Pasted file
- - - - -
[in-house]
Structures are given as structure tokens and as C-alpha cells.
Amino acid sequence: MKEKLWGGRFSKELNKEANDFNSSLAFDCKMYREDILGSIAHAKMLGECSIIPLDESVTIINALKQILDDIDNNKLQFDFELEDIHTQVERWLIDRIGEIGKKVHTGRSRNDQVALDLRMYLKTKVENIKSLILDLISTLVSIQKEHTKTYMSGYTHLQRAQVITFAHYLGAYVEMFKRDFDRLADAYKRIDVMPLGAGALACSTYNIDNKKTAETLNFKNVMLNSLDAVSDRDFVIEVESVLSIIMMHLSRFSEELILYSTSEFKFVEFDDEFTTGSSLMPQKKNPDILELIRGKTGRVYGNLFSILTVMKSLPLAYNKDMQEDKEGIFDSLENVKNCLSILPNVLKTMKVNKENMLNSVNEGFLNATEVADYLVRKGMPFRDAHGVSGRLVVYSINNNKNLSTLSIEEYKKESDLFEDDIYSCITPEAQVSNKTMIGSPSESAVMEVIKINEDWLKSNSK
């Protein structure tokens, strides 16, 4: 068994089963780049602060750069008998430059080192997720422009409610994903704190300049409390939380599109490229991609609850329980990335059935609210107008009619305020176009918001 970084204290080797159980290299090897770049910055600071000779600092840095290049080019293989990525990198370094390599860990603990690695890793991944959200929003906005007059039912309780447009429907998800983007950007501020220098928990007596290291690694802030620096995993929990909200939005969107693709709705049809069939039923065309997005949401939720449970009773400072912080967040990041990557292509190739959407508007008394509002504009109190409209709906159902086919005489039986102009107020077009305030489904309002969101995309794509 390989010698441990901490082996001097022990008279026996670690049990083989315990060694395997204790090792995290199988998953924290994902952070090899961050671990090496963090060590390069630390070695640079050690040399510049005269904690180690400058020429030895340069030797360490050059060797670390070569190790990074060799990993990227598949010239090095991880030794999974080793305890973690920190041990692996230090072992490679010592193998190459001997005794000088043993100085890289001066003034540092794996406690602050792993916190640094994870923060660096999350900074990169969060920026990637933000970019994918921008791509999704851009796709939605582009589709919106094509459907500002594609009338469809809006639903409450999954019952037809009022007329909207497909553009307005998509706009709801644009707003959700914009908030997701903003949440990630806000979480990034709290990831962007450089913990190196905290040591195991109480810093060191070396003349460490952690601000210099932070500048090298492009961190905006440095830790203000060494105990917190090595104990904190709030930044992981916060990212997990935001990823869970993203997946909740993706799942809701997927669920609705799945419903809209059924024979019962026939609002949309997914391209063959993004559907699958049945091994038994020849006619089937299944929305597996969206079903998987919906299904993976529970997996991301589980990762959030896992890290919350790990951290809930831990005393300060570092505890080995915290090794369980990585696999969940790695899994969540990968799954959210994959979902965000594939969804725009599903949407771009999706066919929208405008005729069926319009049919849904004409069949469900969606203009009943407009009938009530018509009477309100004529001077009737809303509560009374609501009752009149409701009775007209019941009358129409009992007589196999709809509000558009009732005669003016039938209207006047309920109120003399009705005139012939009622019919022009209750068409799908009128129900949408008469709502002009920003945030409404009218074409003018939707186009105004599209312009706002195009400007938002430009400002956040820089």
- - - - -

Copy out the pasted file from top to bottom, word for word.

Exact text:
[in-house]
Structures are given as structure tokens and as C-alpha cells.
Amino acid sequence: MKEKLWGGRFSKELNKEANDFNSSLAFDCKMYREDILGSIAHAKMLGECSIIPLDESVTIINALKQILDDIDNNKLQFDFELEDIHTQVERWLIDRIGEIGKKVHTGRSRNDQVALDLRMYLKTKVENIKSLILDLISTLVSIQKEHTKTYMSGYTHLQRAQVITFAHYLGAYVEMFKRDFDRLADAYKRIDVMPLGAGALACSTYNIDNKKTAETLNFKNVMLNSLDAVSDRDFVIEVESVLSIIMMHLSRFSEELILYSTSEFKFVEFDDEFTTGSSLMPQKKNPDILELIRGKTGRVYGNLFSILTVMKSLPLAYNKDMQEDKEGIFDSLENVKNCLSILPNVLKTMKVNKENMLNSVNEGFLNATEVADYLVRKGMPFRDAHGVSGRLVVYSINNNKNLSTLSIEEYKKESDLFEDDIYSCITPEAQVSNKTMIGSPSESAVMEVIKINEDWLKSNSK
């Protein structure tokens, strides 16, 4: 068994089963780049602060750069008998430059080192997720422009409610994903704190300049409390939380599109490229991609609850329980990335059935609210107008009619305020176009918001 970084204290080797159980290299090897770049910055600071000779600092840095290049080019293989990525990198370094390599860990603990690695890793991944959200929003906005007059039912309780447009429907998800983007950007501020220098928990007596290291690694802030620096995993929990909200939005969107693709709705049809069939039923065309997005949401939720449970009773400072912080967040990041990557292509190739959407508007008394509002504009109190409209709906159902086919005489039986102009107020077009305030489904309002969101995309794509 390989010698441990901490082996001097022990008279026996670690049990083989315990060694395997204790090792995290199988998953924290994902952070090899961050671990090496963090060590390069630390070695640079050690040399510049005269904690180690400058020429030895340069030797360490050059060797670390070569190790990074060799990993990227598949010239090095991880030794999974080793305890973690920190041990692996230090072992490679010592193998190459001997005794000088043993100085890289001066003034540092794996406690602050792993916190640094994870923060660096999350900074990169969060920026990637933000970019994918921008791509999704851009796709939605582009589709919106094509459907500002594609009338469809809006639903409450999954019952037809009022007329909207497909553009307005998509706009709801644009707003959700914009908030997701903003949440990630806000979480990034709290990831962007450089913990190196905290040591195991109480810093060191070396003349460490952690601000210099932070500048090298492009961190905006440095830790203000060494105990917190090595104990904190709030930044992981916060990212997990935001990823869970993203997946909740993706799942809701997927669920609705799945419903809209059924024979019962026939609002949309997914391209063959993004559907699958049945091994038994020849006619089937299944929305597996969206079903998987919906299904993976529970997996991301589980990762959030896992890290919350790990951290809930831990005393300060570092505890080995915290090794369980990585696999969940790695899994969540990968799954959210994959979902965000594939969804725009599903949407771009999706066919929208405008005729069926319009049919849904004409069949469900969606203009009943407009009938009530018509009477309100004529001077009737809303509560009374609501009752009149409701009775007209019941009358129409009992007589196999709809509000558009009732005669003016039938209207006047309920109120003399009705005139012939009622019919022009209750068409799908009128129900949408008469709502002009920003945030409404009218074409003018939707186009105004599209312009706002195009400007938002430009400002956040820089």